The store owner is like a goofy version of Friday the 13th's Crazy Ralph... Charles Kaufman was right that horror was on the cusp of a resurgence when he was making Mother's Day, and Friday the 13th was a big part of that resurgence. While Kaufman's movie came out a few months later in 1980 than F13 did, the two movies were actually filming at the same time, in the same area.

As Friday the 13th was being filmed at a Boy Scout camp, the production of Mother's Day was based at the Girl Scout camp right across the lake. Both movies even shot on the exact same road, with only a couple feet of difference in their choice of camera placement. While Jackie is driving the girls into the country in Mother's Day and while the characters of Jack, Marcie, and Ned are driving toward Camp Crystal Lake in Friday the 13th, their vehicles drive past the same farm.

It is a big coincidence and a very funny fact that the two movies were being made at the same time, pretty much at the same place. But for some reason the woods and even the lake look way better in Friday the 13th. Also, those coincidences are as far as it goes when comparing the two movies. Mother's Day is barely horror, in the usual sense. It is one of the scariest movies I've ever seen, but the wrong type of in, I'm going "help, this is so completely insane!" in my mind the whole time.

Arriving at the Deep Barons, the girls hike deep into the woods, leaving a trail of empty beer cans behind them. They set up camp at the edge of the lake and prepare to spend the weekend drinking, smoking marijuana, playing pranks on each other, and reminiscing about the good old days at Wolfbreath College.

It's hilarious how inappropriately dressed Trina and Abbey are. It was Jackie's turn to plan the trip, but they all had sleeping bags and camp gear with them, so they had an idea. Still, Trina wears high heels and fancy nightgowns, and Abbey likes to be pantless in the middle of the woods, during the night. Cold or bugs don't seem to bother her. Lucky.

I've had really close girlfriends all my life and we never went swimming together naked. That's something that only happens in these types of movies. Sorry, guys. 

The girls also have a weed-enhanced conversation pondering whether or not marshmallows are the only truly American food, since you can't get them anywhere outside of the United States, not even in Brazil. I find it hard to believe that you can't find marshmallows in any other country. Do you have marshmallows in Brazil, Priscilla?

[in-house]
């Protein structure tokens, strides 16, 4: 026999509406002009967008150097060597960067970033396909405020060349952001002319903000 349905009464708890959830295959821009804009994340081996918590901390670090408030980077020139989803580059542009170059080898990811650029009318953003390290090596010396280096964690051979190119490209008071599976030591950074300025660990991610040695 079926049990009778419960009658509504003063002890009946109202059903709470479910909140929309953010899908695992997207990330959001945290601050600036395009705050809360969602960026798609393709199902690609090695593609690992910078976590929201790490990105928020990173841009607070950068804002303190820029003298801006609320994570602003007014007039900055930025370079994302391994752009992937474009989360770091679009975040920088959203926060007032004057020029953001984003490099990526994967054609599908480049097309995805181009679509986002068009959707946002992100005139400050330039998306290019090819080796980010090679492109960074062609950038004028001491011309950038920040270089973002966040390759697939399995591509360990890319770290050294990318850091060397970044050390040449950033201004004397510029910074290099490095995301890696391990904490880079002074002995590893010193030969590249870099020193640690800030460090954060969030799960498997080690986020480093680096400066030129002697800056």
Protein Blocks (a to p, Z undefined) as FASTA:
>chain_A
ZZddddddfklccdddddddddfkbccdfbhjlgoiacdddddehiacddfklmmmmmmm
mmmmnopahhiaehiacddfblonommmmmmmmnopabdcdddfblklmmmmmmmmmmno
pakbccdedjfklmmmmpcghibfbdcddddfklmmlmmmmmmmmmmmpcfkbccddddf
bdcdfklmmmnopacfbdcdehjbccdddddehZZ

We do have marshmallows here in Brazil, but they're still not very easy to find in some regions, which leads me to believe that maybe we really didn't have them at all back in 1980. So, maybe they were right.

The Rat Pack has always stood up for each other, they say "When you're with the Rat Pack, no one dumps on you", a stance that allows for a flashback to when the girls got revenge on one of Jackie's many bad boyfriends (being pushed around is the story of Jackie's life) with a prank involving nudity on a baseball diamond, a fun comedic scene that "I Think We're Alone Now" by Tommy James & the Shondells plays over.

The funniest thing about that scene is how old they all look trying to pass as college kids. That being said, it is a nice thing to see, when it comes to their relationship. It shows that they've been close and had each other's backs since then.

Their get-togethers are easily the best part of Abbey and Jackie's years, but Trina lives the good life, so she's starting to get bored with these Rat Pack jaunts. The possibility that Trina might start flaking out on them appears to be the biggest concern the girls are going to have this weekend... But then they find out what the store owner was so afraid of, the threat that lurks within Deep Barons...

The audience is already aware of the danger, due to the film's opening kill sequence. This sequence makes Charles having a similar sense of humor as his brother apparent right up front, as the movie begins at a self-improvement seminar, a satire of a movement that was going on at the time, where the guru leaves his program graduates with this advice, "And remember, once you go out those doors, don't stop to think about what you feel. Because once you stop to think about what you feel, you doubt what you know. And once you doubt what you know, you're gonna assume you don't know it. Why? Because you don't act on it. Once you know what you know, you act on it."

Among the attendees is a kindly old lady, who gives a ride to two of her classmates, a man and woman who are hippie types and act rather shady. When the old lady's car breaks down in the woods, the woman slides behind the driver's seat while the lady looks under the hood... the man seems to be urging the woman to do something terrible, even pulling her hair when she doesn't immediately comply. Finally, she does what he wants. She turns on the radio.

I thought for sure that the wig couple was going to do something bad to the old lady. I say wig couple because the guy is clearly wearing an awful wig, but I'm not so sure that the woman is. I think that might be her real hair, they just made it look like a wig...I have no idea why.